My work this semester is based on questioning the relationship between object and plinth; a removal of the object from its context through the promise of visibility and an anticipation of temporality to the relationship. I wanted to also explore the glazes’ dimensionality beyond being seen as a surface material, as having substance and can become valuable in indicating the object-plinth relationship that is now made permanent through the materiality of clay, where both parts are extensions of each other.
Spring 2021 photo documentation – plinth-vessels
Cone 6 Crystalline glazes
Fabius Blue ^4-5.5
Hirsch Satin Matt Glaze ^02-04
Notes on crystalline glazes
Crystalline glaze recipes contain zinc oxide, silica, and fluxes.
crystals of zinc silicate (Zn2SiO4) are formed.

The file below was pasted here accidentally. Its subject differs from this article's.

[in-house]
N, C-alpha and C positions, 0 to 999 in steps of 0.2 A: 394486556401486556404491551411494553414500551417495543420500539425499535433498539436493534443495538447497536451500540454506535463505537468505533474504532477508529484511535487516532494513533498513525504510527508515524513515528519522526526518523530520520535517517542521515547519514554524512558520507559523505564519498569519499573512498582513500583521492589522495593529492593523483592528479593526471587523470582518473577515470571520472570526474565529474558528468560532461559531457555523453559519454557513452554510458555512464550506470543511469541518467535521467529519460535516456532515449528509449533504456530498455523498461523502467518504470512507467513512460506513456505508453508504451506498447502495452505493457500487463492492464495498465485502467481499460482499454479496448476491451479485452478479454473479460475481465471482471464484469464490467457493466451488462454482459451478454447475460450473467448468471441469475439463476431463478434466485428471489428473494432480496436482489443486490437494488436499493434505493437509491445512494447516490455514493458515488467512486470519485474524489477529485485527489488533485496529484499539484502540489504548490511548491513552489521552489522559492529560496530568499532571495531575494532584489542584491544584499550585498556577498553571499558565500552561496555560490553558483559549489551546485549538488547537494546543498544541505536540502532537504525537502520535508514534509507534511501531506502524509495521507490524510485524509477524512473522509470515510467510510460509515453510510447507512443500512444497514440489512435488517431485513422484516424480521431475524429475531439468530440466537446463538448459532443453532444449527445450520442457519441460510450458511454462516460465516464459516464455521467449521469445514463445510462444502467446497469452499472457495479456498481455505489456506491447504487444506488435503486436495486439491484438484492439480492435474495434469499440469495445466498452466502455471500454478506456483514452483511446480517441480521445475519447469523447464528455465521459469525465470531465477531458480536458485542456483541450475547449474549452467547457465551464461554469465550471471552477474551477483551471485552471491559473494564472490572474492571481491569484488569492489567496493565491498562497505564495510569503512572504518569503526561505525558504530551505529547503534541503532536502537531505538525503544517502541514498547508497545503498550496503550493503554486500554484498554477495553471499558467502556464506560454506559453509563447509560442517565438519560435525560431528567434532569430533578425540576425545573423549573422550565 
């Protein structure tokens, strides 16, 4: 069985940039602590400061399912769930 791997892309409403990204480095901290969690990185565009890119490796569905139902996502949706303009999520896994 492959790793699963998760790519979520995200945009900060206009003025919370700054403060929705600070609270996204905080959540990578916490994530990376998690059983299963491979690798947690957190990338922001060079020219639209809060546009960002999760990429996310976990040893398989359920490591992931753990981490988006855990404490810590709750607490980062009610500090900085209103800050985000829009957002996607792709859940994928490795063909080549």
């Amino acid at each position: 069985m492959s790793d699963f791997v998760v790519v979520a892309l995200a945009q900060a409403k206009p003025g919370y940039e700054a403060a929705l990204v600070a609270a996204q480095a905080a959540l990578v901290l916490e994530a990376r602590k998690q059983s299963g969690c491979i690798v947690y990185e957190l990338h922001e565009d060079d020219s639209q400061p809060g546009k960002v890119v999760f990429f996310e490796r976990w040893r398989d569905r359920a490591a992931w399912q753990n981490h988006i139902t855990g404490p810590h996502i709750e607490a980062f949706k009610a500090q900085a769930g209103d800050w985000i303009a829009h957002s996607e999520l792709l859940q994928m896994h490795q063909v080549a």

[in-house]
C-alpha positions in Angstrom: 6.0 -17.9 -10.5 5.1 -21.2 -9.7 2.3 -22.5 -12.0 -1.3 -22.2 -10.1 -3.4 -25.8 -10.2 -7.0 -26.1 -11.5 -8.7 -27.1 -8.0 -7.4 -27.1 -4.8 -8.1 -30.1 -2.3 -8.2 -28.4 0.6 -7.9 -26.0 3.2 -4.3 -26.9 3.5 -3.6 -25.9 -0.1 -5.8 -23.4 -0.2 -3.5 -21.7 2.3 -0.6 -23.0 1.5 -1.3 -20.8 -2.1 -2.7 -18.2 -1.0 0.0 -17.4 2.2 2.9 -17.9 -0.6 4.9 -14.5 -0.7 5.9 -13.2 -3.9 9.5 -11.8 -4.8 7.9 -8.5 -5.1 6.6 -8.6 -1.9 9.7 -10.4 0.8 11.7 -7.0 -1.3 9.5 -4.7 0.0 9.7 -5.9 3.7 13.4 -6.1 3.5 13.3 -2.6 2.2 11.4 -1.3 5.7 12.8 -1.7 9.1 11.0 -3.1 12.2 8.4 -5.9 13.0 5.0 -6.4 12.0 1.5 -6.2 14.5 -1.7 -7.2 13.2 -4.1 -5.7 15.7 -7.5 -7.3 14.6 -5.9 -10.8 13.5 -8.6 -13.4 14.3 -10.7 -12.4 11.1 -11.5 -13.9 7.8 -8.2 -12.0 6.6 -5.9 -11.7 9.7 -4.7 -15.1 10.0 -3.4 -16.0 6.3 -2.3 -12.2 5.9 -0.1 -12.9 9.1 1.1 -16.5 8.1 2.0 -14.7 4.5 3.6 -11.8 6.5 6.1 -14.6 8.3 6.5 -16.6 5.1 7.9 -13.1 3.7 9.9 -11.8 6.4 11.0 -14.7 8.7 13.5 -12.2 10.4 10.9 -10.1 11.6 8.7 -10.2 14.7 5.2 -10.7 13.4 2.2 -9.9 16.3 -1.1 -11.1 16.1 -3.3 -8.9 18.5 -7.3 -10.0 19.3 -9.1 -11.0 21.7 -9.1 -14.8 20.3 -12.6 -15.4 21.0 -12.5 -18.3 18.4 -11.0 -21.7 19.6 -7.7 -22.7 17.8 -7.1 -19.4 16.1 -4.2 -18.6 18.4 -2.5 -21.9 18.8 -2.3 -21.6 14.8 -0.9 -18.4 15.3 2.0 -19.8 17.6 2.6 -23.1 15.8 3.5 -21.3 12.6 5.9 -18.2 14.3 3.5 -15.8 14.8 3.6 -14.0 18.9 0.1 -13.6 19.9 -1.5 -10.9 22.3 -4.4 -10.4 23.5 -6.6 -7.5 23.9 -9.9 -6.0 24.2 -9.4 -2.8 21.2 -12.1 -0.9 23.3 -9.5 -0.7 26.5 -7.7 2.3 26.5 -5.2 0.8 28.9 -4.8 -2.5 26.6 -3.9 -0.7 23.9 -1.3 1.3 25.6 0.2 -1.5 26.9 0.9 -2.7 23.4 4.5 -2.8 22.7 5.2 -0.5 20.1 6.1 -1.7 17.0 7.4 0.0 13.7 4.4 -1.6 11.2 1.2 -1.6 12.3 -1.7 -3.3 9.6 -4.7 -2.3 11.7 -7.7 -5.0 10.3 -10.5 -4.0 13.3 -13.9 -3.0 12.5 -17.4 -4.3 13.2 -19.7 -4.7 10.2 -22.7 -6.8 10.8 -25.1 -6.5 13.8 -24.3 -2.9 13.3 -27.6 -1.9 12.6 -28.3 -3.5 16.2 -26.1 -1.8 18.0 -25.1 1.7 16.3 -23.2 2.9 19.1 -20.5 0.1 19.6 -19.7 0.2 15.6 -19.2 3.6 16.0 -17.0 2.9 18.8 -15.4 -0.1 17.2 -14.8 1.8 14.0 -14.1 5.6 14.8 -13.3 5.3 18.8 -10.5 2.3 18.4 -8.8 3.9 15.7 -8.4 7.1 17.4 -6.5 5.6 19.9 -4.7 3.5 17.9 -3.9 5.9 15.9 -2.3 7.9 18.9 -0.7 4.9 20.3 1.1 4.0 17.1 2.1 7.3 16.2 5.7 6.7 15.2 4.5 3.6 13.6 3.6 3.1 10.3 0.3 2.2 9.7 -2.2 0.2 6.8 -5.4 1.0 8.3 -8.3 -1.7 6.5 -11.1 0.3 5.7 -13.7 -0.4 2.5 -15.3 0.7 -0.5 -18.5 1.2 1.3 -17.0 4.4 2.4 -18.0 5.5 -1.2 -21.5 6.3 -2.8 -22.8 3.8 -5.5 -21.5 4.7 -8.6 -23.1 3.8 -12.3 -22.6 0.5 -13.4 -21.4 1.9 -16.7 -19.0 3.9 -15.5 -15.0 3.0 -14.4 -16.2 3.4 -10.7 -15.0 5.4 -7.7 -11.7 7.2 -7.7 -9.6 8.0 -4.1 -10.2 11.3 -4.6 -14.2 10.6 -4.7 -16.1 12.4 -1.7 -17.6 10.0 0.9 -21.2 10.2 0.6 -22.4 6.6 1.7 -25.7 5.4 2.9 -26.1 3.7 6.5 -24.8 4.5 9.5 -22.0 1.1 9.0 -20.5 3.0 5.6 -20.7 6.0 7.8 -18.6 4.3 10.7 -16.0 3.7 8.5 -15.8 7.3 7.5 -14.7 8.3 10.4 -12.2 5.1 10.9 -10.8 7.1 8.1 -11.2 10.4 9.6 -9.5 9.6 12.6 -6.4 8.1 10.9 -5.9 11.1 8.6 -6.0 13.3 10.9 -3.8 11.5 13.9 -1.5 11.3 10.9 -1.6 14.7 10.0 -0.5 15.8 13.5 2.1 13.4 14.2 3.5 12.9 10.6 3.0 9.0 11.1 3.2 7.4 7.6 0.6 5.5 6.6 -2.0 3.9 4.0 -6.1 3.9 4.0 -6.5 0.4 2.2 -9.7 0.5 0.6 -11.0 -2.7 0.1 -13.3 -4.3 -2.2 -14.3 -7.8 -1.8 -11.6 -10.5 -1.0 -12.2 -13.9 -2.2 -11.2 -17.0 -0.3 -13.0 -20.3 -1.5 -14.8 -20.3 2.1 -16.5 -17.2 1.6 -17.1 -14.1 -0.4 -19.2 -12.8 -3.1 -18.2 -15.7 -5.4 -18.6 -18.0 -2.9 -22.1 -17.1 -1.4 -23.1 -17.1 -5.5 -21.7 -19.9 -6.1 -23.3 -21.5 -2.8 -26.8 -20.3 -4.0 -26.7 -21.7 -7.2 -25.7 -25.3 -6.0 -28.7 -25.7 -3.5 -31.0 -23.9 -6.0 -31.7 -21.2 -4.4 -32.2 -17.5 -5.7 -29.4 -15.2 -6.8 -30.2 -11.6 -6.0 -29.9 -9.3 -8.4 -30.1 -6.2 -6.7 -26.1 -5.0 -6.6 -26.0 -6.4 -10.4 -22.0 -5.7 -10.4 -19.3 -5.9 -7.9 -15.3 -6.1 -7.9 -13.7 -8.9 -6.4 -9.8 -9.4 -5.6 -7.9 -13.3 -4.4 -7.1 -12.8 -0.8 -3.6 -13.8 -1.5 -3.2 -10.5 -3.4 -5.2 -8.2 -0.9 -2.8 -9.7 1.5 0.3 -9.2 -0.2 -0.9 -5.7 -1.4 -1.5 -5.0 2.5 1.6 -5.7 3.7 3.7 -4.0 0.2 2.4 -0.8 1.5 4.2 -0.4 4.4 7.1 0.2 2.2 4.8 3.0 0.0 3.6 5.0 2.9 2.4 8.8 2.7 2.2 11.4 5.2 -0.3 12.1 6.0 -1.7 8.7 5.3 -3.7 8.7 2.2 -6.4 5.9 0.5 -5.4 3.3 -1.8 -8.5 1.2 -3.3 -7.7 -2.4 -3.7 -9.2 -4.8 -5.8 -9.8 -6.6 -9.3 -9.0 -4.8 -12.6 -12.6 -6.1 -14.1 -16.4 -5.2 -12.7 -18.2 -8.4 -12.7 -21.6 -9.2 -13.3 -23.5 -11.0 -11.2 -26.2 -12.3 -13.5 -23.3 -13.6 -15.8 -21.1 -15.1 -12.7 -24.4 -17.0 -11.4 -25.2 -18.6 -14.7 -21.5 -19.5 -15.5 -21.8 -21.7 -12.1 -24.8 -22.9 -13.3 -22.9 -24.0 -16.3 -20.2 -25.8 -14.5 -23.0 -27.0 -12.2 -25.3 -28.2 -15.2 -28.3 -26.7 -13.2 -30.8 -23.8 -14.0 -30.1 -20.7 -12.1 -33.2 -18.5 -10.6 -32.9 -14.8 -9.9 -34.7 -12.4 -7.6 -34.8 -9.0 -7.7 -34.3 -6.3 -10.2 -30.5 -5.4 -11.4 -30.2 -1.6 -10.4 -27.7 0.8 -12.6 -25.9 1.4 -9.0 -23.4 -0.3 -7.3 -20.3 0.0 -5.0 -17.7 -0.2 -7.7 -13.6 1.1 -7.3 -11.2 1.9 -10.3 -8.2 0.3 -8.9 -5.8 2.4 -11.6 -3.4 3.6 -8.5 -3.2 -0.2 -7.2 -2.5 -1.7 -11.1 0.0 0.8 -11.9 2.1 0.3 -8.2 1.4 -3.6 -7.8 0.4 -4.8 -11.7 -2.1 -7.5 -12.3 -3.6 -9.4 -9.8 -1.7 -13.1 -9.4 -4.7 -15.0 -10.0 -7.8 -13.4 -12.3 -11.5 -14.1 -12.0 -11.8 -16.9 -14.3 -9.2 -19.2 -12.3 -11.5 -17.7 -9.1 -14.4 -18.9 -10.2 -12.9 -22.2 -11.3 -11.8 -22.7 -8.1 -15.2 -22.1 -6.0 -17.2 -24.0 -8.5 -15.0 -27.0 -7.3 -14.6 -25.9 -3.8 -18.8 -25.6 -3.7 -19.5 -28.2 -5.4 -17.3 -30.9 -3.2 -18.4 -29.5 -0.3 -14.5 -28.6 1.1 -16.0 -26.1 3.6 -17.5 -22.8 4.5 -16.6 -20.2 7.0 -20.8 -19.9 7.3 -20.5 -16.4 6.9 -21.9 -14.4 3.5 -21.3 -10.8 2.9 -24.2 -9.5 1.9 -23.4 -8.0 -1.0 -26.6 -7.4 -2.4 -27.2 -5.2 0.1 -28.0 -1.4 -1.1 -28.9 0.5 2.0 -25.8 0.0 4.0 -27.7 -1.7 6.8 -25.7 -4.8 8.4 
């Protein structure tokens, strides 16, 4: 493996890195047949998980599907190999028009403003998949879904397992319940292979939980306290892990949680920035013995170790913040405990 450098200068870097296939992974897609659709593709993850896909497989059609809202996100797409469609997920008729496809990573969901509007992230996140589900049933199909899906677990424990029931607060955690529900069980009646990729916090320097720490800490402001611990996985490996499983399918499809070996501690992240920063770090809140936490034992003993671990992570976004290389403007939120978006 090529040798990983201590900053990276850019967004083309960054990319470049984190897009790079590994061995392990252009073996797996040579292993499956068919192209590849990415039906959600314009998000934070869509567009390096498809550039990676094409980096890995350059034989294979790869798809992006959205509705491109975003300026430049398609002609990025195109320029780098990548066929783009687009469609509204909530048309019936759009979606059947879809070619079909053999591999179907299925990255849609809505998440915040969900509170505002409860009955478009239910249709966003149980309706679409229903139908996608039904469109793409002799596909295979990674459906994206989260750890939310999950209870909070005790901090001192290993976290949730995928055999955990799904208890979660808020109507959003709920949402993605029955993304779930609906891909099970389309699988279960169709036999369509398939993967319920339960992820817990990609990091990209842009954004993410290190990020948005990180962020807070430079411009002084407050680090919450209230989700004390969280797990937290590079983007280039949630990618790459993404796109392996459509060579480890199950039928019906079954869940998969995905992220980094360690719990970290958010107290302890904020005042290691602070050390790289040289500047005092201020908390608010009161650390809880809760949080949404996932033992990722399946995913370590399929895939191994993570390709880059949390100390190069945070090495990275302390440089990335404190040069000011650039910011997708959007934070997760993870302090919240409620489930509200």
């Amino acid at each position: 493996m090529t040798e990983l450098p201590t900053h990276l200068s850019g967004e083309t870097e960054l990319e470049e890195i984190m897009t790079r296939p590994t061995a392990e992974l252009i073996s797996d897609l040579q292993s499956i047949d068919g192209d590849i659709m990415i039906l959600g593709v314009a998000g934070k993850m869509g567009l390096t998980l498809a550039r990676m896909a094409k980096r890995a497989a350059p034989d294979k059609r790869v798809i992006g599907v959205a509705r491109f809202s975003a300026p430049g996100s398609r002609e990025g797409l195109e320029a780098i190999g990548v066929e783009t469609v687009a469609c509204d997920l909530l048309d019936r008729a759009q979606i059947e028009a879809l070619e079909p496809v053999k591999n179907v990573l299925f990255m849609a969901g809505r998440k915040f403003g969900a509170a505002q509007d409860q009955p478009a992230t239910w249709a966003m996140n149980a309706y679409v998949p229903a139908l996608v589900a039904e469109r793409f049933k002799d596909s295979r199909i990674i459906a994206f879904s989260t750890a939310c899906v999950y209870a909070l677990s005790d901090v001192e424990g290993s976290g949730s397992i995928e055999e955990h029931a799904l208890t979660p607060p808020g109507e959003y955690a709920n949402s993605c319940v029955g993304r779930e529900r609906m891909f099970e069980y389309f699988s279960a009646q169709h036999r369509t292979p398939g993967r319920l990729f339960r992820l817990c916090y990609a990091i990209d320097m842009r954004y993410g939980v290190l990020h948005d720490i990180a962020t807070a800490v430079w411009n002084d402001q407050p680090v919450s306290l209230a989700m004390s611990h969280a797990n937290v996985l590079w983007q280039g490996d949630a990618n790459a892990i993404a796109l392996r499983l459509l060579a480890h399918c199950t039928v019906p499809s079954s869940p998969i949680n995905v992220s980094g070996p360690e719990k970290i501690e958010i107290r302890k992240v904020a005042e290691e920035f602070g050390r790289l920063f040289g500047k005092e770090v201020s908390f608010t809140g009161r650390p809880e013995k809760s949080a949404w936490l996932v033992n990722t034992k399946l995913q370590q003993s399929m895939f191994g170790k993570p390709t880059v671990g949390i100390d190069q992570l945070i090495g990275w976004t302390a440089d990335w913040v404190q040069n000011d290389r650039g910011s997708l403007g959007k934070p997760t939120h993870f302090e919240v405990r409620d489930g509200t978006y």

A window of approx. 72 C (130 F) exists in which to grow crystals.
Crystalline glaze is fired higher than the melting temp. of the glaze, at least 222 C (400 F) hotter. Once this point is reached, the temp. should be quickly reduced to the temp. range for crystal formation, then kept within this range for a predetermined time.
Sequence to promoting crystal formation:
- Getting to max. temp. as quickly as possible.
- Rapidly cooling to the crystal growing range.
- Extendeds oaking, or slowly dropping and raising the temp. within the crystal growing range during the crystal growth period.
- Shutting the kiln off and cooling naturally.